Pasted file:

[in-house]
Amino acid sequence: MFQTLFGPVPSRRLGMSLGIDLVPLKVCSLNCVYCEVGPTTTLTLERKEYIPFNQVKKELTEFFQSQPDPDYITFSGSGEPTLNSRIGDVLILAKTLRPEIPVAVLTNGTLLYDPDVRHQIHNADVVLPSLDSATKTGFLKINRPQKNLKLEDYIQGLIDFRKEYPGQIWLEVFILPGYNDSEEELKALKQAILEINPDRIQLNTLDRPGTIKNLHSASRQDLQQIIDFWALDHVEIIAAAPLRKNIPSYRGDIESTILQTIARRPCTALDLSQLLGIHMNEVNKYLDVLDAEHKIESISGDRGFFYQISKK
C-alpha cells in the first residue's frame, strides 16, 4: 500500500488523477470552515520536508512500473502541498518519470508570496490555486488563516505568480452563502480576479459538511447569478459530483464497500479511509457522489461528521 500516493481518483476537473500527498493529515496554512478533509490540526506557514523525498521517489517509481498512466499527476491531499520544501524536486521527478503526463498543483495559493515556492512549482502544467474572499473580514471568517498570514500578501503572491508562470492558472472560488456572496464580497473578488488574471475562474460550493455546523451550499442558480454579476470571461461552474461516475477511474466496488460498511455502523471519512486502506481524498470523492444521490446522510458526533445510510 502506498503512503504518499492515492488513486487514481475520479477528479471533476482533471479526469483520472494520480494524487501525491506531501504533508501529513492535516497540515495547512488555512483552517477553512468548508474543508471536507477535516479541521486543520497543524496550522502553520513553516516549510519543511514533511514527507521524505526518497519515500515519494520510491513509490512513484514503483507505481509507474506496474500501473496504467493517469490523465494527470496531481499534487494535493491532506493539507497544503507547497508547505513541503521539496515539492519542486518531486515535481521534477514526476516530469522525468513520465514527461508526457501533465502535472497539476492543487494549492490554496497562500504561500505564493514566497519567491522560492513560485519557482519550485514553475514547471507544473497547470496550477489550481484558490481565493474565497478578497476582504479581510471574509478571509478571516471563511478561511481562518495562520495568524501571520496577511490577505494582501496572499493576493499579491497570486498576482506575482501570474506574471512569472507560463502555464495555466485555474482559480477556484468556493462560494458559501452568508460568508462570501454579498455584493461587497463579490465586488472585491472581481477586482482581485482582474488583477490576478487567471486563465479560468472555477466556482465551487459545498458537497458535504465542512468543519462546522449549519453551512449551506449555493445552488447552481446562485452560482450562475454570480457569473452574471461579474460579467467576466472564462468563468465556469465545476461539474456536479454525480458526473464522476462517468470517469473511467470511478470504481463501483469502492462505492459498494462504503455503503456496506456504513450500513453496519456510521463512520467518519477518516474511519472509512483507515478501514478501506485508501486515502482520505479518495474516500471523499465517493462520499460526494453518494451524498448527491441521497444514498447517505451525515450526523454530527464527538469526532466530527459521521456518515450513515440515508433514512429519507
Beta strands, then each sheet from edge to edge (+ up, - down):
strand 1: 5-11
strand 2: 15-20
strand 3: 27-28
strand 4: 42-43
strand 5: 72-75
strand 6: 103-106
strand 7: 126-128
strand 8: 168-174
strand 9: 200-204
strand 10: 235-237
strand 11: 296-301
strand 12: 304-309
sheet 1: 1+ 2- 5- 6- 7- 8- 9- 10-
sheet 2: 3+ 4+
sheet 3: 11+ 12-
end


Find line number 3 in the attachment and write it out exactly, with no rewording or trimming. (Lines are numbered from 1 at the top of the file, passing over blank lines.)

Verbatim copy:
C-alpha cells in the first residue's frame, strides 16, 4: 500500500488523477470552515520536508512500473502541498518519470508570496490555486488563516505568480452563502480576479459538511447569478459530483464497500479511509457522489461528521 500516493481518483476537473500527498493529515496554512478533509490540526506557514523525498521517489517509481498512466499527476491531499520544501524536486521527478503526463498543483495559493515556492512549482502544467474572499473580514471568517498570514500578501503572491508562470492558472472560488456572496464580497473578488488574471475562474460550493455546523451550499442558480454579476470571461461552474461516475477511474466496488460498511455502523471519512486502506481524498470523492444521490446522510458526533445510510 502506498503512503504518499492515492488513486487514481475520479477528479471533476482533471479526469483520472494520480494524487501525491506531501504533508501529513492535516497540515495547512488555512483552517477553512468548508474543508471536507477535516479541521486543520497543524496550522502553520513553516516549510519543511514533511514527507521524505526518497519515500515519494520510491513509490512513484514503483507505481509507474506496474500501473496504467493517469490523465494527470496531481499534487494535493491532506493539507497544503507547497508547505513541503521539496515539492519542486518531486515535481521534477514526476516530469522525468513520465514527461508526457501533465502535472497539476492543487494549492490554496497562500504561500505564493514566497519567491522560492513560485519557482519550485514553475514547471507544473497547470496550477489550481484558490481565493474565497478578497476582504479581510471574509478571509478571516471563511478561511481562518495562520495568524501571520496577511490577505494582501496572499493576493499579491497570486498576482506575482501570474506574471512569472507560463502555464495555466485555474482559480477556484468556493462560494458559501452568508460568508462570501454579498455584493461587497463579490465586488472585491472581481477586482482581485482582474488583477490576478487567471486563465479560468472555477466556482465551487459545498458537497458535504465542512468543519462546522449549519453551512449551506449555493445552488447552481446562485452560482450562475454570480457569473452574471461579474460579467467576466472564462468563468465556469465545476461539474456536479454525480458526473464522476462517468470517469473511467470511478470504481463501483469502492462505492459498494462504503455503503456496506456504513450500513453496519456510521463512520467518519477518516474511519472509512483507515478501514478501506485508501486515502482520505479518495474516500471523499465517493462520499460526494453518494451524498448527491441521497444514498447517505451525515450526523454530527464527538469526532466530527459521521456518515450513515440515508433514512429519507